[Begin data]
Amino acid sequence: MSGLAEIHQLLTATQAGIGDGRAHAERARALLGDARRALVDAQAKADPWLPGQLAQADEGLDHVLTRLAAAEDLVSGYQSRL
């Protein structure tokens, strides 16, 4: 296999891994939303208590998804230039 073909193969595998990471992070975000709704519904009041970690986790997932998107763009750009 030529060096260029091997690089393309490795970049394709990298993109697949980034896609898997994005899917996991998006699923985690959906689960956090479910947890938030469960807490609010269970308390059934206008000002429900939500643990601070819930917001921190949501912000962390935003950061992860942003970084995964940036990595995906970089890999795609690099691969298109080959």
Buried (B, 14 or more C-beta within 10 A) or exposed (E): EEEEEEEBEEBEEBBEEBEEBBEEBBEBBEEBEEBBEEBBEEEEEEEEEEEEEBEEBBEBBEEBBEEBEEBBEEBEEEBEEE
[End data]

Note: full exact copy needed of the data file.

Amino acid sequence: MSGLAEIHQLLTATQAGIGDGRAHAERARALLGDARRALVDAQAKADPWLPGQLAQADEGLDHVLTRLAAAEDLVSGYQSRL
């Protein structure tokens, strides 16, 4: 296999891994939303208590998804230039 073909193969595998990471992070975000709704519904009041970690986790997932998107763009750009 030529060096260029091997690089393309490795970049394709990298993109697949980034896609898997994005899917996991998006699923985690959906689960956090479910947890938030469960807490609010269970308390059934206008000002429900939500643990601070819930917001921190949501912000962390935003950061992860942003970084995964940036990595995906970089890999795609690099691969298109080959």
Buried (B, 14 or more C-beta within 10 A) or exposed (E): EEEEEEEBEEBEEBBEEBEEBBEEBBEBBEEBEEBBEEBBEEEEEEEEEEEEEBEEBBEBBEEBBEEBEEBBEEBEEEBEEE